Dutch startup Crowded Cities is developing a device that trains crows to collect discarded cigarettes in a bid to rid city streets of cigarette pollution. In exchange, the crows receive food by way of peanuts.
Cigarettes are the most littered item on earth. Worldwide about 4.5 trillion cigarettes are littered each year. With 98% of cigarette filters made of plastic fibers (cellulose acetate), the plastic inside cigarette filters can take up to 10 years to decompose.
Crowded Cities, founded by Ruben van der Vleuten and Bob Spikman, aims to train crows to exchange cigarette butts for food by using a device known as the Crowbar.
How Crowded Cities envisage the “clean up” to work is that a crow brings a cigarette filter to the Crowbar, where they drop it into the bottom funnel to get it checked. After the camera has recognised the cigarette filter as a filter, it returns a bit of food to the table in front of the crow. The hope is that trained crows will fly all over the city looking for cigarette butts to drop into the machine.
Ruben van der Vleuten and Bob Spikman explain: “Through observation we concluded crows are the smartest around us to reach any spot in the city. What if crows can bring cigarette filters to one of our Crowbars to exchange the filter for food? This is how our adventure started.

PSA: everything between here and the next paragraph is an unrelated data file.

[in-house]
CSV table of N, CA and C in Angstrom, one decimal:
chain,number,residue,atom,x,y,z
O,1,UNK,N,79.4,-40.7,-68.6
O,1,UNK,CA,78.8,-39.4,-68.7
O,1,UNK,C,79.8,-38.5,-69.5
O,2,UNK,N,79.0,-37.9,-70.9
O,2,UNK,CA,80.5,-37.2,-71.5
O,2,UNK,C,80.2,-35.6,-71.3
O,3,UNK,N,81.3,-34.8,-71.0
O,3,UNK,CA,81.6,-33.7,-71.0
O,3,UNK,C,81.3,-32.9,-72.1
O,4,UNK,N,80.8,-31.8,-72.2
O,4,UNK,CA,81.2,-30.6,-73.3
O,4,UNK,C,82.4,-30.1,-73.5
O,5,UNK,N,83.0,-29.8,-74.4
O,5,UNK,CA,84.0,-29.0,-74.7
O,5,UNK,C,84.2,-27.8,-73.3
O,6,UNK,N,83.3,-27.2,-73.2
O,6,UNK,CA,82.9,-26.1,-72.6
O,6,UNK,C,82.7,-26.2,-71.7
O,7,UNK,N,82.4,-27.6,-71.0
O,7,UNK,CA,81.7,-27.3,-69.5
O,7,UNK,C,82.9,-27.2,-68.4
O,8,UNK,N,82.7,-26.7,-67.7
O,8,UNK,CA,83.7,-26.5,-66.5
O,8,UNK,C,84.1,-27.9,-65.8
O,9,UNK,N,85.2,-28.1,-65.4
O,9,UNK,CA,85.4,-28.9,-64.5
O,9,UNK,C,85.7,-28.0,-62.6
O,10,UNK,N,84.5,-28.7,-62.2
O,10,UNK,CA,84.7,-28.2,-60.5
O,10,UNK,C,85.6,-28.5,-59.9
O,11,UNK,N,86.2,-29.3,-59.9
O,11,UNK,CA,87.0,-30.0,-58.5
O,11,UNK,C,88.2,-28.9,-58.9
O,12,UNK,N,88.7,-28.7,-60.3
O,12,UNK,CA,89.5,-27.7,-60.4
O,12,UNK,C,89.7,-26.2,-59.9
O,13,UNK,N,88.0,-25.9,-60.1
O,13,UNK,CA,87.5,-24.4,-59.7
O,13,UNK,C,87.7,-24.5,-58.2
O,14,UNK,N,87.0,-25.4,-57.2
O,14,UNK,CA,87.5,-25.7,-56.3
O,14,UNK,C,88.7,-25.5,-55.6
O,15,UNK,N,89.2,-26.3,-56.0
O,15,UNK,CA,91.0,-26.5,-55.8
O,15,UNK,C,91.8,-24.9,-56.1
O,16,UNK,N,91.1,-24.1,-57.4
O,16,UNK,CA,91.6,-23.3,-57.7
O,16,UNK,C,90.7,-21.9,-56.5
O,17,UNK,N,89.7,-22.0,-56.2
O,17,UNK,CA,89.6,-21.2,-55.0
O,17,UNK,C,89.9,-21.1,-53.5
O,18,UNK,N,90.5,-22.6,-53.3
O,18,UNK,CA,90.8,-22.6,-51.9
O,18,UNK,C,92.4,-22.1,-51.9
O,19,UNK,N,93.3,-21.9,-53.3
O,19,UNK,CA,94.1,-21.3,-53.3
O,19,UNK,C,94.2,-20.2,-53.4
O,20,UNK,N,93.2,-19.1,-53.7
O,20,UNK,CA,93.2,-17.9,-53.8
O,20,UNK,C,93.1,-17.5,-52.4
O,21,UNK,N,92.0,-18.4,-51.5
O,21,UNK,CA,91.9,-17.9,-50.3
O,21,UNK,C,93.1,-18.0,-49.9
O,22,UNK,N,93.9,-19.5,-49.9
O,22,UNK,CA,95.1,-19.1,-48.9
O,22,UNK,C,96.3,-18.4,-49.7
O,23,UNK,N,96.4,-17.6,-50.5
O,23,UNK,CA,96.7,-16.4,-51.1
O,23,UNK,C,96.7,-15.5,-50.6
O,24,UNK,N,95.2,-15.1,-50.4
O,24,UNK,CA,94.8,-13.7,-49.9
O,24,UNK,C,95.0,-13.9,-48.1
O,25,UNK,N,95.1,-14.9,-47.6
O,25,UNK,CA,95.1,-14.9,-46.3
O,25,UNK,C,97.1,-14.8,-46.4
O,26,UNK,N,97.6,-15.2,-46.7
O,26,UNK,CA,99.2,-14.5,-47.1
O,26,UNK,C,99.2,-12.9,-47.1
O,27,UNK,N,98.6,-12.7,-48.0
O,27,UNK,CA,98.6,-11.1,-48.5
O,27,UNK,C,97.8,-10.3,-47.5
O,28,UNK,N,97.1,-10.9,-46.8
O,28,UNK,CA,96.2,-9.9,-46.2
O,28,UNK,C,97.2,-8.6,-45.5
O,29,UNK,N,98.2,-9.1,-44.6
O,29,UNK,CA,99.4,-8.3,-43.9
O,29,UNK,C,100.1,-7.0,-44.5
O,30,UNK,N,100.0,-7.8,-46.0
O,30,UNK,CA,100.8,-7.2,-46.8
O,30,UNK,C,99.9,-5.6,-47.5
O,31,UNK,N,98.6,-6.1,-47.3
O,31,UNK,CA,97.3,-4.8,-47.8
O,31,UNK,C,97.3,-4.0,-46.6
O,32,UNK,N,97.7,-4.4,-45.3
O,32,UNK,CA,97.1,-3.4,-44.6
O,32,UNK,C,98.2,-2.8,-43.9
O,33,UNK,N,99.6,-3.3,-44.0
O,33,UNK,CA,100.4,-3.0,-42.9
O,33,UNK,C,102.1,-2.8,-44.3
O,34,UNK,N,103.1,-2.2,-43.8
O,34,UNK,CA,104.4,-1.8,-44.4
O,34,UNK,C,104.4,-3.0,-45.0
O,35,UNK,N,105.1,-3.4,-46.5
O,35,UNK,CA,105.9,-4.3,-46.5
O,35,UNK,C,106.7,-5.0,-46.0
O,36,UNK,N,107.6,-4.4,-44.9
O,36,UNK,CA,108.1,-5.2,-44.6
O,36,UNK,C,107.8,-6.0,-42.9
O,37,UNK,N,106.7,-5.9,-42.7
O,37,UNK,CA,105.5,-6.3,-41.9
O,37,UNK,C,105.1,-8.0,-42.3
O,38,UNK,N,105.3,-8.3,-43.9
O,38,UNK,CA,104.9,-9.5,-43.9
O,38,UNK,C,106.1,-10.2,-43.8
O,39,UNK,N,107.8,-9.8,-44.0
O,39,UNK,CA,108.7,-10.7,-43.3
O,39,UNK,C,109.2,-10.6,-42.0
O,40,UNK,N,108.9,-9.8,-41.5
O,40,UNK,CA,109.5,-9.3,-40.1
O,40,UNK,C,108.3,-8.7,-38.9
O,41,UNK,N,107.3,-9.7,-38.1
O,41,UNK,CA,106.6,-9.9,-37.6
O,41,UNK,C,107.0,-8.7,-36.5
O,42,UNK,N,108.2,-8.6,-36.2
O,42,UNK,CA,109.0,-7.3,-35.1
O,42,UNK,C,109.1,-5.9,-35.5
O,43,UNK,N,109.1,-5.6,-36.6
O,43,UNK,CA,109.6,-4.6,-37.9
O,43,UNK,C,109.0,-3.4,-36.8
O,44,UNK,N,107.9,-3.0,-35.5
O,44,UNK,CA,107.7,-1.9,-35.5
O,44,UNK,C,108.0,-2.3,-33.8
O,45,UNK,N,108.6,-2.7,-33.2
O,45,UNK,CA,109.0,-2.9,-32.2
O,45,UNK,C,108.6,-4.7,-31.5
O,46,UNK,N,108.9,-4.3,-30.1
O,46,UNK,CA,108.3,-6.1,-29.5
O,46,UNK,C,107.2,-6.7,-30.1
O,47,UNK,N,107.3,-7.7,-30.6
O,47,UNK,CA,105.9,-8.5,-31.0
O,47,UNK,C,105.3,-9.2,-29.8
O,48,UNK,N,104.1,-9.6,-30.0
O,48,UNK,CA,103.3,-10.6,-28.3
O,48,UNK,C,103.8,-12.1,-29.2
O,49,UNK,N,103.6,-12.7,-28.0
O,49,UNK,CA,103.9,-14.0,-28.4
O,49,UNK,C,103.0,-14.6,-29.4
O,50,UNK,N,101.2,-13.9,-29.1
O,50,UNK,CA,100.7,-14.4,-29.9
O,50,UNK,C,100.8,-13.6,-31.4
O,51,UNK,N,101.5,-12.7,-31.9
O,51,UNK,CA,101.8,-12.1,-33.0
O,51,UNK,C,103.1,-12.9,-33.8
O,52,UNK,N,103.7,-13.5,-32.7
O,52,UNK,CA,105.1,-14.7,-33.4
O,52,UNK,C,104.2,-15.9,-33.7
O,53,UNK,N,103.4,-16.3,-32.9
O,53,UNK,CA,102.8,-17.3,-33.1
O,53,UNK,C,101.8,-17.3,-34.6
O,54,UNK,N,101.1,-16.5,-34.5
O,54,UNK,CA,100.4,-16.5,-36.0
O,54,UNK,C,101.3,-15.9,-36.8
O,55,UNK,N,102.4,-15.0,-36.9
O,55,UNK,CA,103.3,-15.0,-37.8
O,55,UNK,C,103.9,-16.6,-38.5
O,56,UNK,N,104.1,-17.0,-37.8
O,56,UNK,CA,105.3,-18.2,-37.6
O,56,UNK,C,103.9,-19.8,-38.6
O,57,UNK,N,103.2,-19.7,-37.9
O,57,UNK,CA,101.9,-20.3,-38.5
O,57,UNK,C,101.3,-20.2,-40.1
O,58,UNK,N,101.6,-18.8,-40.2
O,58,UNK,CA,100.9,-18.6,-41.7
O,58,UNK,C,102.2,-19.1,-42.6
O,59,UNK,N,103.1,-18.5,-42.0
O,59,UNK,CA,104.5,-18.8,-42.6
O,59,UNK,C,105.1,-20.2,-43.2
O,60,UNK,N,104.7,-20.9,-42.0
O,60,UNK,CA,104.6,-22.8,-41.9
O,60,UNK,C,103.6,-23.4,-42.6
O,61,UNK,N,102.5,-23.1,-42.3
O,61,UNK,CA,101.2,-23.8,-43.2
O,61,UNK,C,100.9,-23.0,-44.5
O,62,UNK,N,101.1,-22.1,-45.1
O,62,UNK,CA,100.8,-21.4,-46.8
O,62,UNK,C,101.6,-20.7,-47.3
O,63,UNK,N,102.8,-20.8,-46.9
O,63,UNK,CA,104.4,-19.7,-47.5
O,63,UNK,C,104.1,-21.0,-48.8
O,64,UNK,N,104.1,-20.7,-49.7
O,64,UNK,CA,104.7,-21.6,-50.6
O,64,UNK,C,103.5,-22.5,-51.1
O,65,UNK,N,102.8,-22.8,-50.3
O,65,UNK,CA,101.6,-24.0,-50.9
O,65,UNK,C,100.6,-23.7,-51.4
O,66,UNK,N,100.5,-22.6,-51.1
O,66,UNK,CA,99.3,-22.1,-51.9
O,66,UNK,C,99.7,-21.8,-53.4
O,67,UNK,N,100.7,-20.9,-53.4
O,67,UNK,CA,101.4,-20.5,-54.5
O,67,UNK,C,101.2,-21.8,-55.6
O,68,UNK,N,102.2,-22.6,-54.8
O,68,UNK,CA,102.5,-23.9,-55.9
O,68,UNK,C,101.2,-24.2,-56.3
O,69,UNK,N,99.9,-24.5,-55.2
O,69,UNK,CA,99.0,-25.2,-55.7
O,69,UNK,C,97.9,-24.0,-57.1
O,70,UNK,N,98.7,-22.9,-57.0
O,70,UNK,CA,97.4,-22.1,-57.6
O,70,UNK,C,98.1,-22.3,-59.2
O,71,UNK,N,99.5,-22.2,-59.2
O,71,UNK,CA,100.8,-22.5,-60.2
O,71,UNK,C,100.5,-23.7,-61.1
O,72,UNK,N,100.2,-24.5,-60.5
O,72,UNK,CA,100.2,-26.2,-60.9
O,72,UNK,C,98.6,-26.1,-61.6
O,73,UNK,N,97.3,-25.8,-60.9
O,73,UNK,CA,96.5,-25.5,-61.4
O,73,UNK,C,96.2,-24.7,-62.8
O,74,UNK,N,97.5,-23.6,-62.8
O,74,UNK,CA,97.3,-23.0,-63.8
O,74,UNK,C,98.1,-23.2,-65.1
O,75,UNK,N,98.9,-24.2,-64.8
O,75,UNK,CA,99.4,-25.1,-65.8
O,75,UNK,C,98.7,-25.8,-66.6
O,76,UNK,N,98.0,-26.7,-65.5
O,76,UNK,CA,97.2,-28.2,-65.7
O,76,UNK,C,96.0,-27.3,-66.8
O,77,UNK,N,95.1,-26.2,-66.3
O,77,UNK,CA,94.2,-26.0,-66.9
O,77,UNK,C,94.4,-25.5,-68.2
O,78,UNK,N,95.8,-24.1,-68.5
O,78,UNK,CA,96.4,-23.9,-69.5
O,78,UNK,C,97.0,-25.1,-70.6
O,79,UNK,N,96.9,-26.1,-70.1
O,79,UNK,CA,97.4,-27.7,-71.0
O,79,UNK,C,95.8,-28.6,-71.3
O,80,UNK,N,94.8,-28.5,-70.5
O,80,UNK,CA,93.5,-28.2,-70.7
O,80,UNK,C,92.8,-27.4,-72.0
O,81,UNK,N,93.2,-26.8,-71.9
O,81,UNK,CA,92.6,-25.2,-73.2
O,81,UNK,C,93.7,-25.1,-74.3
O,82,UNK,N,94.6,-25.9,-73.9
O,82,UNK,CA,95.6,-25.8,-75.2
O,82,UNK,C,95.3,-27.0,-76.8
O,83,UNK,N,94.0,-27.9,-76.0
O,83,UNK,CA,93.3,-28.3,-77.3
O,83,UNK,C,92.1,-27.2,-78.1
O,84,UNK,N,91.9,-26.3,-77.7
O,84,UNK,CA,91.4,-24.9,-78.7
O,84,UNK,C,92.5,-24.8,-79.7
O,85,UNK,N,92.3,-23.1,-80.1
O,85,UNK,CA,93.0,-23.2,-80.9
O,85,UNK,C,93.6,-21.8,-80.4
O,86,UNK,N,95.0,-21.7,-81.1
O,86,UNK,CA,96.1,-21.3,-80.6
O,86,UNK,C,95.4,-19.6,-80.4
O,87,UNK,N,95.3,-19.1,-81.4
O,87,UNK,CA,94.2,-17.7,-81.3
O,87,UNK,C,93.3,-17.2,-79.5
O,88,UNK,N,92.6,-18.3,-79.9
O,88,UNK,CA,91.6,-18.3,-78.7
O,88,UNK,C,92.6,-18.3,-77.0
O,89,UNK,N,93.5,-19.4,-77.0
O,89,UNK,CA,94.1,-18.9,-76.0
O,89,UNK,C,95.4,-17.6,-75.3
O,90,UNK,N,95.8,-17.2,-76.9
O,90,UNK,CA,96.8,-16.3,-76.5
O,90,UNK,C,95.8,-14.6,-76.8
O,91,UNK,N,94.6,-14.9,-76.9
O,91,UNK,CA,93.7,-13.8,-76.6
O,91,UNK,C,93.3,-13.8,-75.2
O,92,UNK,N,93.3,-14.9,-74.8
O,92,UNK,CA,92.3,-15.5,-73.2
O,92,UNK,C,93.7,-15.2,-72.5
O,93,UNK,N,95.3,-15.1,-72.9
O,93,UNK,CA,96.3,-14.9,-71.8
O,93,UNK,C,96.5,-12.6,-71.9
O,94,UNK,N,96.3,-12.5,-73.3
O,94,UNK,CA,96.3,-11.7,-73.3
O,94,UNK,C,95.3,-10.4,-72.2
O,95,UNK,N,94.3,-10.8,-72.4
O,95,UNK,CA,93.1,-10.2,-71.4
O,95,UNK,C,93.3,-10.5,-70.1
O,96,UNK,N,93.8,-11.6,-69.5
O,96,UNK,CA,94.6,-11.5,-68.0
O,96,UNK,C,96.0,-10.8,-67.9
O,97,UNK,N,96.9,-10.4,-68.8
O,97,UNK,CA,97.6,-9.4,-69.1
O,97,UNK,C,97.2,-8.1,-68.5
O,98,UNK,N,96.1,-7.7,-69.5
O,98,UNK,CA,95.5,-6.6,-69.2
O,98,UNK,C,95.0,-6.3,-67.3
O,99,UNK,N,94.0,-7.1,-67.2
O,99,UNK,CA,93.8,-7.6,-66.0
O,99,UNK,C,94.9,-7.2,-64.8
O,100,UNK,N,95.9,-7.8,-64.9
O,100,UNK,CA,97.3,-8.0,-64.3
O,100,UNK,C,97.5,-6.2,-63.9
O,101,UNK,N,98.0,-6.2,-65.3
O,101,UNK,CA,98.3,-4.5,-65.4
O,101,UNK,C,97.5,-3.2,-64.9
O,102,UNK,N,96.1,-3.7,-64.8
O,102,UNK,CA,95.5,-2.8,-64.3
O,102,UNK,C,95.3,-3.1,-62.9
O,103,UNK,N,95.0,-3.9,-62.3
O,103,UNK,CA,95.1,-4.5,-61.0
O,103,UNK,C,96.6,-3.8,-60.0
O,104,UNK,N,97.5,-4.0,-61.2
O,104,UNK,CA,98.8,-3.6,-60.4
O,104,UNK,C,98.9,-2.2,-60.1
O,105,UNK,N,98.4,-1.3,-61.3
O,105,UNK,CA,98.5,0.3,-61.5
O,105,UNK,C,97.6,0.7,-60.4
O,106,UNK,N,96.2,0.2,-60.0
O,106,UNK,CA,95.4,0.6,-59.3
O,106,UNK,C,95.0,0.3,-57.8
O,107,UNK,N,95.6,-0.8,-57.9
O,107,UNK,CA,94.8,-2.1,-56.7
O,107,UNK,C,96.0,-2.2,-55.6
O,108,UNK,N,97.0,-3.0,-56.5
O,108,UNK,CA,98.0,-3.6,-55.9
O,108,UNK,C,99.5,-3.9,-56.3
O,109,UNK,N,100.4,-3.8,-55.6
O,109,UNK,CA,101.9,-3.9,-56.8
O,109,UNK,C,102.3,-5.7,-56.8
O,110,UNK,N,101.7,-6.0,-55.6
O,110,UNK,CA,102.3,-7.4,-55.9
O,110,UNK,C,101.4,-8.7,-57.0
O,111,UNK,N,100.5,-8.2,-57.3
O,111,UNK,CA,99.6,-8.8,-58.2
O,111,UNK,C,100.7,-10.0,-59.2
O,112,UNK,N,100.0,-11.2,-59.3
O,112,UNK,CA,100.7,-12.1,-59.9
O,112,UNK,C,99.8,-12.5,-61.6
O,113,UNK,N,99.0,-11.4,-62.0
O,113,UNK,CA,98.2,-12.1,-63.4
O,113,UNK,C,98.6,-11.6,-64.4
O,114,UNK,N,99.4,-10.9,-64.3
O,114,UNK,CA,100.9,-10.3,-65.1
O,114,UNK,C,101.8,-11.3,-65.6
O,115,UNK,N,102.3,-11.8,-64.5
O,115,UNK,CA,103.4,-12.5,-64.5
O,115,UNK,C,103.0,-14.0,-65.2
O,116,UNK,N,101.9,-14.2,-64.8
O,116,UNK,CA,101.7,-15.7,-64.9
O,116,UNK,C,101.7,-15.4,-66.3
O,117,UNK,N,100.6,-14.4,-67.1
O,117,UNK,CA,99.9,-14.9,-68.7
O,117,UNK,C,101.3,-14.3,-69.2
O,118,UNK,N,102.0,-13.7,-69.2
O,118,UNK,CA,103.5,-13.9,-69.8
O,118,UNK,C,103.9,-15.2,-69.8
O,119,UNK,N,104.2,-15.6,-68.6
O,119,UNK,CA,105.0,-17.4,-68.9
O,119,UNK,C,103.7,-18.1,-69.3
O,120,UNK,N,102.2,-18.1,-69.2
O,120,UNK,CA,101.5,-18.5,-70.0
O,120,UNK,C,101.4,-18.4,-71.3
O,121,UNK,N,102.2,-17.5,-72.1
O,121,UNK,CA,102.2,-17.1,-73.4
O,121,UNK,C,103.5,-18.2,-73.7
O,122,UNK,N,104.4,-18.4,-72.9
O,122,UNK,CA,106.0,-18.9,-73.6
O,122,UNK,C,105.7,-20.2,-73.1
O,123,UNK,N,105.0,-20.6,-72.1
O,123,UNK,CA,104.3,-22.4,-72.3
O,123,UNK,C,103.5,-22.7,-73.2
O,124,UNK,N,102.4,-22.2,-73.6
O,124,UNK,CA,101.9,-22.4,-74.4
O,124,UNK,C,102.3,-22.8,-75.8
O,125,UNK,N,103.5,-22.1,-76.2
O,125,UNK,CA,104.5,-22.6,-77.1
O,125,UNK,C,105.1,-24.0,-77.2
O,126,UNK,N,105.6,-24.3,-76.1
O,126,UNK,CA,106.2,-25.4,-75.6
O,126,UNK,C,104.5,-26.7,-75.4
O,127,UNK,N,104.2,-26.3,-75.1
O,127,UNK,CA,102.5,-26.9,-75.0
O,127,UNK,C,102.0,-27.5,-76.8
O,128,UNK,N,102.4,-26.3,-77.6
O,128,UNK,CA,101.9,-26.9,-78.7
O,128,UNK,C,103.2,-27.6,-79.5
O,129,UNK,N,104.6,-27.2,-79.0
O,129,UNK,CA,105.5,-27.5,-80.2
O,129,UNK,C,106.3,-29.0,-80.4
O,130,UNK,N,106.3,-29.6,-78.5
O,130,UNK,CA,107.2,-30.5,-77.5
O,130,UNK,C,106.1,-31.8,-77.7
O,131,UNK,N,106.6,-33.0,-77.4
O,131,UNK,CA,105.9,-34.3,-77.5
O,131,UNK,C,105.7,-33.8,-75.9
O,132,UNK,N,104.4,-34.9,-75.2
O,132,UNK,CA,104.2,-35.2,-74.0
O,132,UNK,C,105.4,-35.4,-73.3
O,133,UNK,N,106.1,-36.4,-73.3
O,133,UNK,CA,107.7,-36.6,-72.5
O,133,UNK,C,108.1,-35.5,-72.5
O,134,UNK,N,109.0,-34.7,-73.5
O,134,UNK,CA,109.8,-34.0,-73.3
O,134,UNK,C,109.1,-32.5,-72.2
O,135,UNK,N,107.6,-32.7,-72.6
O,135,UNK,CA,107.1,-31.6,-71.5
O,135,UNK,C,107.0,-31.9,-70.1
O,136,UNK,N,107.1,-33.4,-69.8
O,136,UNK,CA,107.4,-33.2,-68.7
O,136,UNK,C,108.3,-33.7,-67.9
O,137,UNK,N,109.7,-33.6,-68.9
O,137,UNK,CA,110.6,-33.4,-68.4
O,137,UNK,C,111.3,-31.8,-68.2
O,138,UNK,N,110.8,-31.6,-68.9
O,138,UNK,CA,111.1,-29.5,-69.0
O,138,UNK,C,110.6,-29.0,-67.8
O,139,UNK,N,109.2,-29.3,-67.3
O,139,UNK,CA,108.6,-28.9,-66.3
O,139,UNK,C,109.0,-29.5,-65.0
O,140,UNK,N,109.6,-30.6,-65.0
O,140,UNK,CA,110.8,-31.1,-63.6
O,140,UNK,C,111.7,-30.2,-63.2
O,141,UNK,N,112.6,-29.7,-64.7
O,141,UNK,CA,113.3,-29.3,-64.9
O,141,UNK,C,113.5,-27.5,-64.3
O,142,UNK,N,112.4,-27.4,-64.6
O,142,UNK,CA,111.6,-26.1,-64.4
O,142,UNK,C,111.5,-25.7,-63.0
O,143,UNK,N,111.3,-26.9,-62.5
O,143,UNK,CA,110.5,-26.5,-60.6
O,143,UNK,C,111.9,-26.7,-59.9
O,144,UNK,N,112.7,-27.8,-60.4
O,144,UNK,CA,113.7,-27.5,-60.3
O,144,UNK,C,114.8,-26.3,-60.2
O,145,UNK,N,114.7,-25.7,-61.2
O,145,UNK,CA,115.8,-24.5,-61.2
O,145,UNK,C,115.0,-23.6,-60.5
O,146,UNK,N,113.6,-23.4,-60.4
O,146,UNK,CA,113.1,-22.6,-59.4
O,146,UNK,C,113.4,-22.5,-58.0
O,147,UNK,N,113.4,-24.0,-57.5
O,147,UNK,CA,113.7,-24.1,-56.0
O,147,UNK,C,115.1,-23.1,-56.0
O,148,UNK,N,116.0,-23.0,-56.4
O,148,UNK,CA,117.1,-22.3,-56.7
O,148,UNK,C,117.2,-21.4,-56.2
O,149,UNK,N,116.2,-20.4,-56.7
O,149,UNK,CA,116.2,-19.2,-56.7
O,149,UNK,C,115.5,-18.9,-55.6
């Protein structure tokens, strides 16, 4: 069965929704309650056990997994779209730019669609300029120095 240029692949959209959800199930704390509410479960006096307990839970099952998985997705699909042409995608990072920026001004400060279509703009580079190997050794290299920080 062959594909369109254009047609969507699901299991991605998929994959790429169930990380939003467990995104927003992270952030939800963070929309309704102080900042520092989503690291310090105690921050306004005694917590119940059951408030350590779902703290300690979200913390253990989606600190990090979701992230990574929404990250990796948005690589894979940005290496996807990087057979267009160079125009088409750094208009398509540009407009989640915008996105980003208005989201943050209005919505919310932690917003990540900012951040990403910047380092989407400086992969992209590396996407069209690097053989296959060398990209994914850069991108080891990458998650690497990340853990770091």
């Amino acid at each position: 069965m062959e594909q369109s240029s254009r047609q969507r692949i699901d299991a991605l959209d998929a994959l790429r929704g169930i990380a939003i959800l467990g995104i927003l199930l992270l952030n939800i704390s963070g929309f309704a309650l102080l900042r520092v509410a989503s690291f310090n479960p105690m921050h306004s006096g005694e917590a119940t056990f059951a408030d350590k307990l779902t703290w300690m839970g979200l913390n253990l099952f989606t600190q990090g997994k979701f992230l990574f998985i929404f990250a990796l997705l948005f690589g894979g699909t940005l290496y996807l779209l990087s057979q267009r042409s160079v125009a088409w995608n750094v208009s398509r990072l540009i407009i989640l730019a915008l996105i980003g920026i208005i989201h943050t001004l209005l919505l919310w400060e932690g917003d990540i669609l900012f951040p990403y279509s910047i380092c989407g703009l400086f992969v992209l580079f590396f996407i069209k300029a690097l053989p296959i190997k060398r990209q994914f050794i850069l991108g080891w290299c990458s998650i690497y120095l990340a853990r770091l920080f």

“By training crows to recognize and pick up cigarette filters we can solve this tenacious problem of city pollution. It is the Crowbar that does the training for us and gives out food as a reward.”
Crowded Cities are currently building a prototype to test whether or not the design will work. Given that cigarettes are filled with toxic chemicals, Crowded Cities are looking at monitoring its effects on crows’ health and behaviour.
The Crowbar is based on a design created by an American inventor, Joshua Klein. Joshua Klein’s method of teaching crows to collect coins was a source of inspiration for Crowded Cities in their Crowbar training setup.
Rosa Medea is Life & Soul Magazine’s Chief. Follow Rosa on Twitter.